There’s a lot of hyperbole about the Left shifting Right. The idea is that there is some Mythical Centre from which the parties distinguish themselves as being either to the Left or to the Right of that Centre.
What doesn’t seem to get much recognition is that ‘Centre’ isn’t a normative description: it’s wherever the bulk of the voters are. The theory is that most of the voters won’t be fringe lunatics, so they bulk up in the middle somewhere. If the population takes a giant shift towards either extreme, the centre moves with it.
It therefore becomes a bit confusing when people complain that left wing parties have taken a shift to the right. You mean, ‘A party has decided to adopt the views of the bulk of voters? What sort of tyrannical democracy where voters’ views are represented is this?! I thought I bought this was an oligarchy.’
Even when I stop playing masturbatory semantics games, the intended meaning isn’t even true. In Australia, it’s usually used as a claim that the ALP has taken on more traditionally right wing views. But the views being adopted aren’t traditionally right wing ones…
Take, for example, ‘border protection’. The Refugees Convention was signed in 1951. Who was Prime Minister? Conservative Robert Menzies. Vietnamese asylum seekers cascaded down to Australia in the late 1970s. Which Prime Minister took them in? Conservative Malcolm Fraser.
The right wing of Australian politics has (or should that be ‘had’?) a good reputation when it came to this issue. The left, not so much. ALP introduced detention centres. ‘Two Wongs Don’t Make A White’ Calwell (first Immigration Minister) was from the ALP. The exclusion of non-whites from immigrating to Australia was driven by the ALP and had to be tempered by the conservatives Barton and Deakin.
Would that Howard had continued the tradition of conservative immigration policy and abolished the detention centres implemented by the Australian left.
It’s a bit rose-tainted, true. I’ve skipped over the embarrassing classism and moralism which unjustly disenfranchised large sections of the community. The right has had more than its fair share of the ignorantly hateful, but they were usually far too incompetent to do any great damage (it wasn’t until the old school started to die off that the Religious Right started to ramp up its political profile). But the core part is true: conservatives never saw other cultures as a threat, because the underlying hubris was that our culture was so great that it would assimilate everybody who arrived and would eventually spread to every corner of the globe. As a result, good immigration policies.
Populism was typically a left wing trait. The danger, too frequently encountered, was that by being anti-populist, conservative parties became elitist and patronising. Conservative parties opposed interesting reforms to the status of women and the poor because they refused to acknowledge the merit of other points of view.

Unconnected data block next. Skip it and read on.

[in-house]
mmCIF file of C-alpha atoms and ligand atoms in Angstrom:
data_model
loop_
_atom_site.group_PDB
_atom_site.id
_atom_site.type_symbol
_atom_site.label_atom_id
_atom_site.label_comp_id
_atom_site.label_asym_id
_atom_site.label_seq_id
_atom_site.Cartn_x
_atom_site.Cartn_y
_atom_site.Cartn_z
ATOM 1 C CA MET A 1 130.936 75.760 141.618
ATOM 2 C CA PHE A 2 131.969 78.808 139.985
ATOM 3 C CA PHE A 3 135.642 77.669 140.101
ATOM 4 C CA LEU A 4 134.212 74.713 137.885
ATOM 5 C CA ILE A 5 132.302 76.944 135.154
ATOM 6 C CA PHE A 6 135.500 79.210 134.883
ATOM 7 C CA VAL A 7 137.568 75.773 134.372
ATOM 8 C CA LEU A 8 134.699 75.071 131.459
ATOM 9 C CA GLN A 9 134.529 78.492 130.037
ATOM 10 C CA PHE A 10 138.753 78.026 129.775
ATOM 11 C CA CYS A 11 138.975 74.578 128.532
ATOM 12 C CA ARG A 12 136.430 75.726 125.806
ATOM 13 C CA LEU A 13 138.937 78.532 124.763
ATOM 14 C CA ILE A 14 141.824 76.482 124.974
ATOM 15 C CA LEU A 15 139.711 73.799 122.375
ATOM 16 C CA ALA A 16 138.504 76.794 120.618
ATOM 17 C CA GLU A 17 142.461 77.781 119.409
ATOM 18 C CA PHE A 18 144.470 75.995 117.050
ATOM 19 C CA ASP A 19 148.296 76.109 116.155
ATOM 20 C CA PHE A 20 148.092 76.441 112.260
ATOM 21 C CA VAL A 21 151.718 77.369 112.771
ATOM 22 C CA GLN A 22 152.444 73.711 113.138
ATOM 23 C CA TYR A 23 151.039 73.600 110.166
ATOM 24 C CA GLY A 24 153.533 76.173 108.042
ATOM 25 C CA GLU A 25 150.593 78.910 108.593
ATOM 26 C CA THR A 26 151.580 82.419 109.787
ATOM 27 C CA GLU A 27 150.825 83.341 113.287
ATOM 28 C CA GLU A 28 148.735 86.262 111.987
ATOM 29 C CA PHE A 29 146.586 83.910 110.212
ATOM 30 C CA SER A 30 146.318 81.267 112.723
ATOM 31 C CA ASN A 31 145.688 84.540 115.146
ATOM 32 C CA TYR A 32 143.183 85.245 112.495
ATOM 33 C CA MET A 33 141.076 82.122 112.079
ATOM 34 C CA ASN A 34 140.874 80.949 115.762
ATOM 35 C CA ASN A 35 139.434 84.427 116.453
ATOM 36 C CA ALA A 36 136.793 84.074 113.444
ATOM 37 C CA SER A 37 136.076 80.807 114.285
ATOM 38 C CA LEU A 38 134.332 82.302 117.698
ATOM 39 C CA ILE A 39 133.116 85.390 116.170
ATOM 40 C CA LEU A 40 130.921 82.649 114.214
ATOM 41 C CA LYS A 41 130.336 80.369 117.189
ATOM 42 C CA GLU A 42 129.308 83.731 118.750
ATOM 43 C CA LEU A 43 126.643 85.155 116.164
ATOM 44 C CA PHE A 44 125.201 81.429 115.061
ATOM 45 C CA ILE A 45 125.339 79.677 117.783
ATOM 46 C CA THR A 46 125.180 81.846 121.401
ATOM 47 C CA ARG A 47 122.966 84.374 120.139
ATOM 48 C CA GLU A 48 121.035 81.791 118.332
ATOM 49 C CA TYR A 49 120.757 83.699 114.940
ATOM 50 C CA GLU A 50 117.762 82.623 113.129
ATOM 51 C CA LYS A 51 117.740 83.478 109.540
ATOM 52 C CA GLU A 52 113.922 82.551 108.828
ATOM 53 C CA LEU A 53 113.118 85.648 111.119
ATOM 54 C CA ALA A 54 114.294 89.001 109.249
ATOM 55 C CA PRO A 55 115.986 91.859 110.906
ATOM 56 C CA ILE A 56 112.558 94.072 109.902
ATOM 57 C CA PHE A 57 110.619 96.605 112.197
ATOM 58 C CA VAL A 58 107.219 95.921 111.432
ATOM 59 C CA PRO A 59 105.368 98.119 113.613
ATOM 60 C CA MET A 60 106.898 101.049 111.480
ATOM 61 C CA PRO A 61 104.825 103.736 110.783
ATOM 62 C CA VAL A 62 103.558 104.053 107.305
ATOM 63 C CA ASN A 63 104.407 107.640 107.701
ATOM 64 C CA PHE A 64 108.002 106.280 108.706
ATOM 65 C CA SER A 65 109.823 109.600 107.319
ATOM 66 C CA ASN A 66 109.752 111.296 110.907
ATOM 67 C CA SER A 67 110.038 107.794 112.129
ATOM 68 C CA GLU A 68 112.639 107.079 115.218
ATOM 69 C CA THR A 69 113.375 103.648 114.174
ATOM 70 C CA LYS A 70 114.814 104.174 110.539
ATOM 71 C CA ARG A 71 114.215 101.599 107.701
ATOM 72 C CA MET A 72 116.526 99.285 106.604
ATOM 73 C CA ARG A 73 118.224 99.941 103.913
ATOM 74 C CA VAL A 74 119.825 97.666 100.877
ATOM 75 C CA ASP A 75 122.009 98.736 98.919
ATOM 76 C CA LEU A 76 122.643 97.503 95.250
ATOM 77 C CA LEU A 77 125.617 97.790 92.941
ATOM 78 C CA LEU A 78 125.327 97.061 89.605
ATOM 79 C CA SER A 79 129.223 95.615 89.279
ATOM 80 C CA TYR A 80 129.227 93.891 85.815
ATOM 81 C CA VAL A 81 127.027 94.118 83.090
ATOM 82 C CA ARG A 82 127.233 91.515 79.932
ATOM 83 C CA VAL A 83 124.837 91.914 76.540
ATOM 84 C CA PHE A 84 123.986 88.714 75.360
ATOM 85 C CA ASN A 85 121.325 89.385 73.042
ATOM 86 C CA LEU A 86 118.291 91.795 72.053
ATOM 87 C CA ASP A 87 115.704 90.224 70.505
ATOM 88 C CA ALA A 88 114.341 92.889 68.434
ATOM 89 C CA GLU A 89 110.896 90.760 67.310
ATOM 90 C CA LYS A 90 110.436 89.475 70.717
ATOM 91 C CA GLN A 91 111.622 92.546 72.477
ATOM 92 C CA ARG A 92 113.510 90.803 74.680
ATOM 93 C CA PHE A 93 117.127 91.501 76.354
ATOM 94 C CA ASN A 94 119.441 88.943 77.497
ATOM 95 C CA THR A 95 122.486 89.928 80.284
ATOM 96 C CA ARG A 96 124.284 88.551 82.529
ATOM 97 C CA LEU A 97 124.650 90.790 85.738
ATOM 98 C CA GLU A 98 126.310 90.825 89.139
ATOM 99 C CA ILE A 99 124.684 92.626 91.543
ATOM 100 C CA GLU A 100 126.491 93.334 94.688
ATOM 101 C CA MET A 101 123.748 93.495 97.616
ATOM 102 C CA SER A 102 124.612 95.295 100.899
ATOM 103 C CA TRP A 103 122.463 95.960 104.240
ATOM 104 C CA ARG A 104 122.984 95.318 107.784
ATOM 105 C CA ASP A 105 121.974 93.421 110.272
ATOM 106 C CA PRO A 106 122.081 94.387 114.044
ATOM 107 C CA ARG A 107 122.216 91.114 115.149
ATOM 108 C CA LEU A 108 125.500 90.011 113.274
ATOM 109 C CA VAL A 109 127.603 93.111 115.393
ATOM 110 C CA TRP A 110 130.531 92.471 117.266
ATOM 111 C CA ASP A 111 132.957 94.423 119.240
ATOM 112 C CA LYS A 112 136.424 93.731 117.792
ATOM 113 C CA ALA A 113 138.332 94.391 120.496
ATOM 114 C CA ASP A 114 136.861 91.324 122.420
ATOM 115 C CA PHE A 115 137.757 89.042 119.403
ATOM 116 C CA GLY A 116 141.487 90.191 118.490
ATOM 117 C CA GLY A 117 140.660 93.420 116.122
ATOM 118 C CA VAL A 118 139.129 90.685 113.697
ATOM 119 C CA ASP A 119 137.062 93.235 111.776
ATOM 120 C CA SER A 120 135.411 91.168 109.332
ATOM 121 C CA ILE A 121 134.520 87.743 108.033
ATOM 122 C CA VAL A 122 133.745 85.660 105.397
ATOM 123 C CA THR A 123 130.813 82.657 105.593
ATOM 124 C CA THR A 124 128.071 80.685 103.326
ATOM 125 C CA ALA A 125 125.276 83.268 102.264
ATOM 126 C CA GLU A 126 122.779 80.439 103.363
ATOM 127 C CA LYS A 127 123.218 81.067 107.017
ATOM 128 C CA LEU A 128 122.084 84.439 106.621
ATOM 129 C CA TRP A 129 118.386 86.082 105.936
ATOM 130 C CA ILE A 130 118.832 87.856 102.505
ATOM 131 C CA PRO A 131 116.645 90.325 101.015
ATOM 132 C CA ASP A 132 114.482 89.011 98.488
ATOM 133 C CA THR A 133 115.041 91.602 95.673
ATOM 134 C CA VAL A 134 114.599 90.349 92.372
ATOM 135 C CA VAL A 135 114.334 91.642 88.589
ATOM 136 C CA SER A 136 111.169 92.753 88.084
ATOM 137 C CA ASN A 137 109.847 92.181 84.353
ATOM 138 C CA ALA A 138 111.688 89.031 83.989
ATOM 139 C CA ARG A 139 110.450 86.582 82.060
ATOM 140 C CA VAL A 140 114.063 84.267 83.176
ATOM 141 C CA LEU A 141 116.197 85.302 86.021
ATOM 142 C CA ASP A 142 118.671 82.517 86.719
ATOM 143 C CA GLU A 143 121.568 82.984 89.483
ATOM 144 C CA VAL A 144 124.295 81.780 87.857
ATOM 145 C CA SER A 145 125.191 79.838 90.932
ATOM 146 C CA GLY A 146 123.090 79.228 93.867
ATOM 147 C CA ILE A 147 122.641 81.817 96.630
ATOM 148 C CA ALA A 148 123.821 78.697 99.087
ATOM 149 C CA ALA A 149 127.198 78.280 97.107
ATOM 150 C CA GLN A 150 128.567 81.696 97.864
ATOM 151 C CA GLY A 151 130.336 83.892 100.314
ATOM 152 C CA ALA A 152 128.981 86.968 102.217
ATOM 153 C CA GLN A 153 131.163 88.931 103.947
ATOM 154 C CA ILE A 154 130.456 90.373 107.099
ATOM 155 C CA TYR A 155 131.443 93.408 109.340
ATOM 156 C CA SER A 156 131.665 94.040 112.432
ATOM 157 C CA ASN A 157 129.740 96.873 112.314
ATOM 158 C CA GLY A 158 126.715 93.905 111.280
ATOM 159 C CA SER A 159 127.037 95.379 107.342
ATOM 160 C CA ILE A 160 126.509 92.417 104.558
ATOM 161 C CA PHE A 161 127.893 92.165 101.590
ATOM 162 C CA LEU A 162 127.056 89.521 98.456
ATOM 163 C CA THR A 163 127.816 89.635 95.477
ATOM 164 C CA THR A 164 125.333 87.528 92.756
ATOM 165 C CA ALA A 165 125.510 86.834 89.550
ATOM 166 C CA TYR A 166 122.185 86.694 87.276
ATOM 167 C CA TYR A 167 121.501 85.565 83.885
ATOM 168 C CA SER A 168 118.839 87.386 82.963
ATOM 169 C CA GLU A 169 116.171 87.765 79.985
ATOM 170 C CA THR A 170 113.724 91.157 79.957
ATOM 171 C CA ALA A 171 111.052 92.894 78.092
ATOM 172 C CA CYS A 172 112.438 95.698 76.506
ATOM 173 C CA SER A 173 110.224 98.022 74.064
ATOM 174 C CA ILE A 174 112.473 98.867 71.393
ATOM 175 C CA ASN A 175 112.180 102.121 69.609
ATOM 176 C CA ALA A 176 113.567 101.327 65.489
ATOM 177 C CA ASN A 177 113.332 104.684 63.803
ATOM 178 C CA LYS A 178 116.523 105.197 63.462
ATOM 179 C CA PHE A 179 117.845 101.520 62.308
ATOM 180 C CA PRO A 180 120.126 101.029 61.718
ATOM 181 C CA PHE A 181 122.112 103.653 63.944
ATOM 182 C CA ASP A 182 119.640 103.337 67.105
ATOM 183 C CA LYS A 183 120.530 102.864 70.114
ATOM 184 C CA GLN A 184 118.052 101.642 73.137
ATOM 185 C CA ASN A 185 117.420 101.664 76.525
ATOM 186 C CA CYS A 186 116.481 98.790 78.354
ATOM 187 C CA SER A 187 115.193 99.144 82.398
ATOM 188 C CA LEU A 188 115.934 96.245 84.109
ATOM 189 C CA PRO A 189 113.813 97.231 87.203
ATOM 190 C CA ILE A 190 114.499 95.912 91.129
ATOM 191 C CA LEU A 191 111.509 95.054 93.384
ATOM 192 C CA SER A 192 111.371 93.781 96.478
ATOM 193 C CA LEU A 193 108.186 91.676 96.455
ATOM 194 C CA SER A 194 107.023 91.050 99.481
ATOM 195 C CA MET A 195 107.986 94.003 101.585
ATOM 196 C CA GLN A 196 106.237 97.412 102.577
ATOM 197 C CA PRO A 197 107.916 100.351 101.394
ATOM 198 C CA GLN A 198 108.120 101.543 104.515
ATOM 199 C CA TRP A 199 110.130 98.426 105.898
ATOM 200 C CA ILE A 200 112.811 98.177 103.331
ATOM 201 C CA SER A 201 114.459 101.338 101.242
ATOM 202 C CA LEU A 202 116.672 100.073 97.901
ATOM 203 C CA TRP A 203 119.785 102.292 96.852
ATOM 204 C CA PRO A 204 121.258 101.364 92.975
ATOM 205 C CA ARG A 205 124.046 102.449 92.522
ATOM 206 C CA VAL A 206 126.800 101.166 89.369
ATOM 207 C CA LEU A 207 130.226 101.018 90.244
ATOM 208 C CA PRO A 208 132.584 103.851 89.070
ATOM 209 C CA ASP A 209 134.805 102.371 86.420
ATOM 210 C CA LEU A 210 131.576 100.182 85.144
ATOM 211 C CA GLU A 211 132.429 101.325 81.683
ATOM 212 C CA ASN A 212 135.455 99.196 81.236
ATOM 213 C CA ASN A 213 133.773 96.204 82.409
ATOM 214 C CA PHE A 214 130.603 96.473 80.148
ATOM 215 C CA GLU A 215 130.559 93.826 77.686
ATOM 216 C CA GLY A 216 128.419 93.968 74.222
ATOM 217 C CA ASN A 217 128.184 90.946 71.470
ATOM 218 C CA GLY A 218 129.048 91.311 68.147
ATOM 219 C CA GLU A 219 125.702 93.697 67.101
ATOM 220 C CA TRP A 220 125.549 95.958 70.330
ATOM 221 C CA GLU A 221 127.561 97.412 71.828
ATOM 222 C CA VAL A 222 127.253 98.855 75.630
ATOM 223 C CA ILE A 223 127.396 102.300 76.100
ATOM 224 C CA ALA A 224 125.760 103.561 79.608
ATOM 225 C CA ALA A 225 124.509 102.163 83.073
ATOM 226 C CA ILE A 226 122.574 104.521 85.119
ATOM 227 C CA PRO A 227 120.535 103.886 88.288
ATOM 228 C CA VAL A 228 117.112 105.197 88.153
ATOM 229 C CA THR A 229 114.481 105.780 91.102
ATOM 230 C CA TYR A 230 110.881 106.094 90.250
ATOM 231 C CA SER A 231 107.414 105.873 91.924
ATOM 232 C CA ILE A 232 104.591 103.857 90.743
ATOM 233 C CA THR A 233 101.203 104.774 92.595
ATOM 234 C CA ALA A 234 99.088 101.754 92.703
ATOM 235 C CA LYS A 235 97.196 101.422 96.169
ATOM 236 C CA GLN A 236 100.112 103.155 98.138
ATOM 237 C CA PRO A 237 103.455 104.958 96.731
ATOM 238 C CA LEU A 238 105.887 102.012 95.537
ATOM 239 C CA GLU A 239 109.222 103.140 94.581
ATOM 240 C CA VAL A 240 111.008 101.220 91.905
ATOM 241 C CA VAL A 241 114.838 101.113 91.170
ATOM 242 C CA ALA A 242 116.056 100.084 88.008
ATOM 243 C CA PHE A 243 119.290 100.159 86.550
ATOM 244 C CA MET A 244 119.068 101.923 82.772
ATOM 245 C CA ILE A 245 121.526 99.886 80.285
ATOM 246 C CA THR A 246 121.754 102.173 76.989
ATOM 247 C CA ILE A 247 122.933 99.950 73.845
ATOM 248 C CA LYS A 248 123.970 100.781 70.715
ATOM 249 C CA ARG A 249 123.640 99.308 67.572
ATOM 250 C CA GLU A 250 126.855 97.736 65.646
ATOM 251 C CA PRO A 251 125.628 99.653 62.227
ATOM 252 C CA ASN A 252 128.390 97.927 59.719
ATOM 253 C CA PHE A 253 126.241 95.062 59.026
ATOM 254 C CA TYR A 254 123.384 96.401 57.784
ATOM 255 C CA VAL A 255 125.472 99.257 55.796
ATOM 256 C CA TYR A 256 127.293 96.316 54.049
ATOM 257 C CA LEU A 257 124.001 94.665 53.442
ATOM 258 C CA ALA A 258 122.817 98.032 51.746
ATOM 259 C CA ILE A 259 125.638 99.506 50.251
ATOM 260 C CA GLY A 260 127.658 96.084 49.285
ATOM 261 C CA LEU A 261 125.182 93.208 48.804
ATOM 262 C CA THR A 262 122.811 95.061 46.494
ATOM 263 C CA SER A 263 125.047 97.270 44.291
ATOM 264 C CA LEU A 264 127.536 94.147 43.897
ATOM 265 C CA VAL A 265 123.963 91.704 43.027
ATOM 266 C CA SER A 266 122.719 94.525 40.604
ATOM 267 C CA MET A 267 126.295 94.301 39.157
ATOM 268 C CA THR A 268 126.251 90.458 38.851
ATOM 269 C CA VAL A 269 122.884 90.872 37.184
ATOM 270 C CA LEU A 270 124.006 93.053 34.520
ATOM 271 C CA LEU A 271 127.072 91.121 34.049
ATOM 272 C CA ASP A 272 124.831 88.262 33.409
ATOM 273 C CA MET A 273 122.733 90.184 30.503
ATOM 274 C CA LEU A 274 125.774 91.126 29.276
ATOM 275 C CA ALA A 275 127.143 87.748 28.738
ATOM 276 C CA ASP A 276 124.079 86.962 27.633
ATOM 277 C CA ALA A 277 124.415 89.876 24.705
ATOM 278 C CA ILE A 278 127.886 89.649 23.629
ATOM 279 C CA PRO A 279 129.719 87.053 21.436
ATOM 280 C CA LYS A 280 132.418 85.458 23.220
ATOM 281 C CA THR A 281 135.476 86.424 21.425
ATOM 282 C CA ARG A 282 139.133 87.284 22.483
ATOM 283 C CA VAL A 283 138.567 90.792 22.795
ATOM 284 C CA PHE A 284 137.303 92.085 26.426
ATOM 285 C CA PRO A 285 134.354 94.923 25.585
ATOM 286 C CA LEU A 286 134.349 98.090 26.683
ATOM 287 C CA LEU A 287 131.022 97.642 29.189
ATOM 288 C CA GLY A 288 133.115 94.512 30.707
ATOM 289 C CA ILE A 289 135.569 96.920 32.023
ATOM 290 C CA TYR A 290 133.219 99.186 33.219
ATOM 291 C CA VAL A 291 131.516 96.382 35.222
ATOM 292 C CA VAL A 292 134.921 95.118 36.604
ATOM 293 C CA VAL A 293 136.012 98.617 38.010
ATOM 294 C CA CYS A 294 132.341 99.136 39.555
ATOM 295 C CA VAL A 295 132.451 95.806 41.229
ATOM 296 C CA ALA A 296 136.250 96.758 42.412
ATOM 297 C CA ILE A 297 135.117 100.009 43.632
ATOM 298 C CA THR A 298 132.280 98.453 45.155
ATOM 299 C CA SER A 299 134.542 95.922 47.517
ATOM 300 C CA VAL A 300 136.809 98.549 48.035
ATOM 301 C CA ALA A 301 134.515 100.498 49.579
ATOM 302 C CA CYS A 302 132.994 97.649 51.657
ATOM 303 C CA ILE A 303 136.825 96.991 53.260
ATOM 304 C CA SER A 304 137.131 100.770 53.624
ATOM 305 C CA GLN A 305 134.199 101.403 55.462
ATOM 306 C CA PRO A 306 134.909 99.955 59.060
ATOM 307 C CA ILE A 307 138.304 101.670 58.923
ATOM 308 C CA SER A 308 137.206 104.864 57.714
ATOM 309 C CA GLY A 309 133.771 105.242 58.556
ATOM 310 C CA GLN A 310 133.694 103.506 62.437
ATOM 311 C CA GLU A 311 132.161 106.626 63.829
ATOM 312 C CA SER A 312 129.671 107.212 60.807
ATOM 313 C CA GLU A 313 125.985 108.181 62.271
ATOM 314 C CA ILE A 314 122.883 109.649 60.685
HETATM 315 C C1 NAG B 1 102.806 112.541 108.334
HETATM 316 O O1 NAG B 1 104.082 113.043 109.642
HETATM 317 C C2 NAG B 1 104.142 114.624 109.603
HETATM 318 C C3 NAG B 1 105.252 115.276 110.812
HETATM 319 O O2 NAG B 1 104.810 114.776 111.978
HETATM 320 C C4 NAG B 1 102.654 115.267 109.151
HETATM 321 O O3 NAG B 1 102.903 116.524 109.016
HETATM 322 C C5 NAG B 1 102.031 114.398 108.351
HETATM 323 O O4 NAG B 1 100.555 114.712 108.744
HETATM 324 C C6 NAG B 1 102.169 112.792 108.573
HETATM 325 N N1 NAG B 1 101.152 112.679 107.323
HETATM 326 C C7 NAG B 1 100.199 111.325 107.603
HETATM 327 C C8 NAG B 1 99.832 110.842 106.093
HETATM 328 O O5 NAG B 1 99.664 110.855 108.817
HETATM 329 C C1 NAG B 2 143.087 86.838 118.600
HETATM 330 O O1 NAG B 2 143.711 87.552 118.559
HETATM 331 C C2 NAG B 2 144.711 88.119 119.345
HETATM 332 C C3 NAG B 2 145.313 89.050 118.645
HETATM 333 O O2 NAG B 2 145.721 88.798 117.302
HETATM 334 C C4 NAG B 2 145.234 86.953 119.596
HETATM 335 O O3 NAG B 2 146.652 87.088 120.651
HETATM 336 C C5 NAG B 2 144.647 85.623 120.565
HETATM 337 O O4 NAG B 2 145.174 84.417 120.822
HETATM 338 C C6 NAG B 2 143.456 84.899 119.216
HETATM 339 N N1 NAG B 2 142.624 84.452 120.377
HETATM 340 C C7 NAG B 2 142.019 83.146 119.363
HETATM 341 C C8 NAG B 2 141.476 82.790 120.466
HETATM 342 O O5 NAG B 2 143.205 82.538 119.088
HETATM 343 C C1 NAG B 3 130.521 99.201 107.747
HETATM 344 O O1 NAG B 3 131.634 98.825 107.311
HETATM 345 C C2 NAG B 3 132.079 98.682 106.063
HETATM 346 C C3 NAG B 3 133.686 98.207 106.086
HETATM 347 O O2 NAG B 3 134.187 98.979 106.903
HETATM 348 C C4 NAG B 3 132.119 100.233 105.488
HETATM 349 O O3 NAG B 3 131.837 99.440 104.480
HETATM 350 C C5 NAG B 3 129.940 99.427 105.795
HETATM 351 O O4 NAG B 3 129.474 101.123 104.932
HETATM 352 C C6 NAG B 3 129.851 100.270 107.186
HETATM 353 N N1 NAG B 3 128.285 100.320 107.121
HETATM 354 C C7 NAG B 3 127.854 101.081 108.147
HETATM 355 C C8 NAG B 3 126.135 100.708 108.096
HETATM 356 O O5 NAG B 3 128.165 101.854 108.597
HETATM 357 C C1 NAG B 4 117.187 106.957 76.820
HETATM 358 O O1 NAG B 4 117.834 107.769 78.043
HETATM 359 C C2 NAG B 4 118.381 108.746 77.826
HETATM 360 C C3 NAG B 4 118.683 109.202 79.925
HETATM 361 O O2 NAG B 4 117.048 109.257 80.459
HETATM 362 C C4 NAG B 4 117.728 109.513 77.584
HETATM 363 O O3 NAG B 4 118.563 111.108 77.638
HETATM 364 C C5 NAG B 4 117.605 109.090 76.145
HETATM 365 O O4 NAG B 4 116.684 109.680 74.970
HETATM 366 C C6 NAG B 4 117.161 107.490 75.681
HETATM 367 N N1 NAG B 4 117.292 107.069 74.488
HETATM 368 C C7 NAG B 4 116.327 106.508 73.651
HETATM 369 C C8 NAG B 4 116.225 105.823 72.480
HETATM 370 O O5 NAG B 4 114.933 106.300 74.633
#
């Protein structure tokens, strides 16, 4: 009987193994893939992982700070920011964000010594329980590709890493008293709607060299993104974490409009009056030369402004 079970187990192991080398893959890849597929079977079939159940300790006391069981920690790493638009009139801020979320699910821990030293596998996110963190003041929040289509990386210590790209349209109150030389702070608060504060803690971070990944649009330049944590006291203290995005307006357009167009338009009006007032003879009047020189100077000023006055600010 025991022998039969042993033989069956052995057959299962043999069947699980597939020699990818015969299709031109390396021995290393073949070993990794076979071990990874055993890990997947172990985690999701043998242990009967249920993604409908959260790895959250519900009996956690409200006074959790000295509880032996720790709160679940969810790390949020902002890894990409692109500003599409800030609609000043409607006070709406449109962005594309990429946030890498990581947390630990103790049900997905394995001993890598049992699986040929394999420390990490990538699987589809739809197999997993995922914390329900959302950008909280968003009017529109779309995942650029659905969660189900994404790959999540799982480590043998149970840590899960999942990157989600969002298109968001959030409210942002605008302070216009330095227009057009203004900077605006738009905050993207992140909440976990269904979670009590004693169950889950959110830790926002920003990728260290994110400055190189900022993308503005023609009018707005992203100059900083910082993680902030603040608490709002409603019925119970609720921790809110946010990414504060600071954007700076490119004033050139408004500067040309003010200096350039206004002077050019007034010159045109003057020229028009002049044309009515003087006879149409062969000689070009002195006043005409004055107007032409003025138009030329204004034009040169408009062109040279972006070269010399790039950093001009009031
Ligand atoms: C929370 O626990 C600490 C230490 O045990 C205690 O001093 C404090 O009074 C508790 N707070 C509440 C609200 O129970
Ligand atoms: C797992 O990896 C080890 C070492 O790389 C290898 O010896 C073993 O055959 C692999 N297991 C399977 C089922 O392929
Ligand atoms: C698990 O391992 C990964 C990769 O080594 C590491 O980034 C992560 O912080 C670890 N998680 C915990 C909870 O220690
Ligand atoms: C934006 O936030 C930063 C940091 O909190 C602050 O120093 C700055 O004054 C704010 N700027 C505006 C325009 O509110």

While conservative parties could appeal to the aspirations of civility and the mos maiorum, they failed to engage the public and couldn’t maintain the image of integrity when they were caught in embarrassing scandals. If you look at the conservative parties of the first half of the 1900s, you see a monoculture of people who had all the power, didn’t want to lose it, and engaged in some pretty grubby affairs trying to cling on to it. You also see a side of politics which failed to live up to its own rhetoric, disenchanting the population in the process.
Left wing parties, on the other hand, were much better at engaging broader audiences because left wing parties were more diverse. So left wing parties could manage a broad church of left wing issues, even if they contradicted or were uneasy bedfellows. Workers’ parties (the natural enemy of migration: ‘They want to steal my job!’) were shoulder to shoulder with human rights groups who wanted nothing more than for everybody in a war-torn country to move to Australia. Naturally, this meant that left wing parties were less stable (which the history of the ALP shows rather well). To combat this instability, they had to be more populist (usually in the form of appealing to disenfranchisement: ‘You don’t have power because conservatives are keeping it all for themselves and their mates. Vote for us.’).
So what happens when a right wing party (still overwhelmingly homogeneous) adopts populist strategies? The current LNP.
I’ve always been slightly confused by complaints from the left that the LNP is a populist party. Whitlam had a song-based campaign, and Rudd managed to get elected without having to explain any of his policies beyond ‘I’m going to get rid of WorkChoices’ (remember when he was going to turn back the boats? How quickly we forget). Hawke was nothing if not populist.
It should surprise us that the average, disinterested worker has more affinity with the right wing parties than with the left, and yet now so many of the left sneer at the ‘bogan vote’. The ALP, the party of the worker, no longer has the trodden-upon worker as its base. It was stolen using the same techniques, the same anti-elitist rhetoric, the same appeals to disenfranchisement which the left had used for decades.
From my conservative perspective, the problem with Abbott and Howard was that they weren’t conservative enough. Abbott, in particular, seems to be a devotee of the ‘Tea Party Right’: a populist strategy of appealing to the worst aspects of the electorate, their fears and their angers. The real problem in modern politics is the shift of the Right to the Left.
The anti-populist conservatives are a dying breed; I’ve moaned about this before. But if the ALP really were taking a shift to the right, we’d be seeing better policies.